August 27, 2016

History of Medicine: Anesthesia During the Civil War

We have all seen images of the hapless Civil War soldier about to undergo amputation of a limb with the benefit of only a few swigs of whiskey to alleviate the pain.  How true is this image?  We know that sulfuric ether was first used for anesthesia in 1846 followed by chloroform a year later.  What then was the role of these early anesthetics at the advent of the Civil War in 1861?

In most cases whiskey continued as the sole anesthetic. It is estimated that both the North and the South used ether and chloroform some 125,000 times during the war despite Northern blockades that limited access to the South.  However, this pales in comparison to the 476,000 wounded and 620,000 dead.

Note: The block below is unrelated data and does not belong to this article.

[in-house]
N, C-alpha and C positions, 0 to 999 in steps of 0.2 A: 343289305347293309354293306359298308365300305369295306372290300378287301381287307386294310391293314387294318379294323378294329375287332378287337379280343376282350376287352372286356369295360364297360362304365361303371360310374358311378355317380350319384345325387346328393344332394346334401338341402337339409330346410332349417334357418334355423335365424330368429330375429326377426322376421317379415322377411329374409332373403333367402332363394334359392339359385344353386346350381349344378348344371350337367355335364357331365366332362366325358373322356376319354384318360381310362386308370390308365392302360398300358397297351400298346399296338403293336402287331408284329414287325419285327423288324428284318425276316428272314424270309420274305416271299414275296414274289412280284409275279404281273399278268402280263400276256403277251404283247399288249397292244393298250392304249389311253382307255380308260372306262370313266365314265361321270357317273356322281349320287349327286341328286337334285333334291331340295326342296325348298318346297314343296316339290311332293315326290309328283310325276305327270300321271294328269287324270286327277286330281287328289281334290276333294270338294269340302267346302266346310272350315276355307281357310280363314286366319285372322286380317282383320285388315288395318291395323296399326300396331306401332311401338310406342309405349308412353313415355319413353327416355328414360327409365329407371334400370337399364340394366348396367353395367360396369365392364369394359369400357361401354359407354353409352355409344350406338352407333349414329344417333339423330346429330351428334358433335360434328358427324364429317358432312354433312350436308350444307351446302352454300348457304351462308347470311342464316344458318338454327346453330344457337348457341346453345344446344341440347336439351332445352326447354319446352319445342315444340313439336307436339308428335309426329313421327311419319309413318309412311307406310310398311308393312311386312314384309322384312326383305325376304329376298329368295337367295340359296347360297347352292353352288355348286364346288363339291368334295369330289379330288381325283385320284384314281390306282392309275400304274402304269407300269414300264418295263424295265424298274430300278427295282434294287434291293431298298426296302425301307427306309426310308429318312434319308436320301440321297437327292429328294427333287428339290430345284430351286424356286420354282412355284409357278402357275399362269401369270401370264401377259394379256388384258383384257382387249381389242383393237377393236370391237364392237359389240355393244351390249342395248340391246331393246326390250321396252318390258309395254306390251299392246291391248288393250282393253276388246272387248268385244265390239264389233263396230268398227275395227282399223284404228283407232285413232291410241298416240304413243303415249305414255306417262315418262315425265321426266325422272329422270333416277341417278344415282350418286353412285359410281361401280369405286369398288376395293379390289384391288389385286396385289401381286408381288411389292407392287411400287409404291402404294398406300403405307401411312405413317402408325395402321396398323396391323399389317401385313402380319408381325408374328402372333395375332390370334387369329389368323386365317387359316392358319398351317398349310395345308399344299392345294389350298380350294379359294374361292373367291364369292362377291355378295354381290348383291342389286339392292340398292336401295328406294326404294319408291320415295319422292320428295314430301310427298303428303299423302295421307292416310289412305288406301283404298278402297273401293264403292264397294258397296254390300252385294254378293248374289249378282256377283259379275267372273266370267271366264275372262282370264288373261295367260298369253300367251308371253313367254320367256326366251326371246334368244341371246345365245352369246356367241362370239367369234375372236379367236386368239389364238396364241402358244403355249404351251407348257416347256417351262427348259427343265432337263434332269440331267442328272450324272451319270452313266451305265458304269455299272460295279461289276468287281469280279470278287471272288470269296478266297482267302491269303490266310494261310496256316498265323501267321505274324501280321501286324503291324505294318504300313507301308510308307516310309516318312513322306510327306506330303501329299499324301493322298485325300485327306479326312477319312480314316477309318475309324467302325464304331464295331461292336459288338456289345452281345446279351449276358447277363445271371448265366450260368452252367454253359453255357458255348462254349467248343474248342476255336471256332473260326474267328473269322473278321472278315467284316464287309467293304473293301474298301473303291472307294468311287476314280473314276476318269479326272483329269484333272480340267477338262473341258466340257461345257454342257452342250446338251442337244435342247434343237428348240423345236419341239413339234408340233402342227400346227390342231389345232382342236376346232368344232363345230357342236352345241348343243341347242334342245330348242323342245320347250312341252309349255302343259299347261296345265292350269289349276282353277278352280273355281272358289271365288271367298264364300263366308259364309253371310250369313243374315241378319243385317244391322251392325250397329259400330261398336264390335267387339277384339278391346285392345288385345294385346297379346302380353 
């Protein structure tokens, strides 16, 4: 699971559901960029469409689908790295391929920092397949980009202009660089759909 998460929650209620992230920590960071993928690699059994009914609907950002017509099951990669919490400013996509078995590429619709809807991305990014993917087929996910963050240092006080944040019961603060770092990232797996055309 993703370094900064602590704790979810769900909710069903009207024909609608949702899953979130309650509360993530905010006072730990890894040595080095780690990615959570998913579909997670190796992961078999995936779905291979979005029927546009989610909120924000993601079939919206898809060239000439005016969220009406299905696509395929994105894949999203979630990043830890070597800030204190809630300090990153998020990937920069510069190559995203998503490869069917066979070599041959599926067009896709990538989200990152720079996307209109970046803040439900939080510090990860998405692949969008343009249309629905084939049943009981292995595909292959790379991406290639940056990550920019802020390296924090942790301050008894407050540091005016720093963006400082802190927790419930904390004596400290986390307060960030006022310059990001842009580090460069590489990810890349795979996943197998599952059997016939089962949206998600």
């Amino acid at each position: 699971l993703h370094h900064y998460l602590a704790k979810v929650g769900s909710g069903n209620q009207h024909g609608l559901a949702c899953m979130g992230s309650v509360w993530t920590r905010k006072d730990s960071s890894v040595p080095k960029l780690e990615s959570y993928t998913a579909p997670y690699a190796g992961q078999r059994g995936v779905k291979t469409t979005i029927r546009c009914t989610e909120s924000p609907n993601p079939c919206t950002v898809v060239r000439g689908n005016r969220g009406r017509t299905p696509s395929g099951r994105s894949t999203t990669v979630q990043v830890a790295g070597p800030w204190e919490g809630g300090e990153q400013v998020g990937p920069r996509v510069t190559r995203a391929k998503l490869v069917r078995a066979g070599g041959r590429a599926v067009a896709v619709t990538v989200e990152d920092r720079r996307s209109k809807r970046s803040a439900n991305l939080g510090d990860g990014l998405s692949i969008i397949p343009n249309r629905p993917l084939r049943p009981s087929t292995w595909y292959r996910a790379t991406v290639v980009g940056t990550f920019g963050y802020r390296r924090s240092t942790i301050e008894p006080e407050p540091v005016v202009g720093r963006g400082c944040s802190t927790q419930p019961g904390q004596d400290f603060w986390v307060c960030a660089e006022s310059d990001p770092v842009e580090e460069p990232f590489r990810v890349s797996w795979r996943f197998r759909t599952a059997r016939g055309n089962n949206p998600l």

Chloroform was the method of choice. This was because "chloroform is faster-acting, non-explosive, and less likely to cause initial excitement and a flailing of limbs." This statement by Albin suggests there may have been preferential treatment depending on the rank of the patient: "...the science of anesthesiology has come far since those days when a general got a few drops of chloroform and a private was lauded for his spunk."

An offshoot of the use of anesthetics in the Civil War was the introduction of the nurse anesthetist. Catherine Lawrence was the first nurse to administer anesthesia on the battlefield during the second Battle of Bull Run near Washington, D.C.

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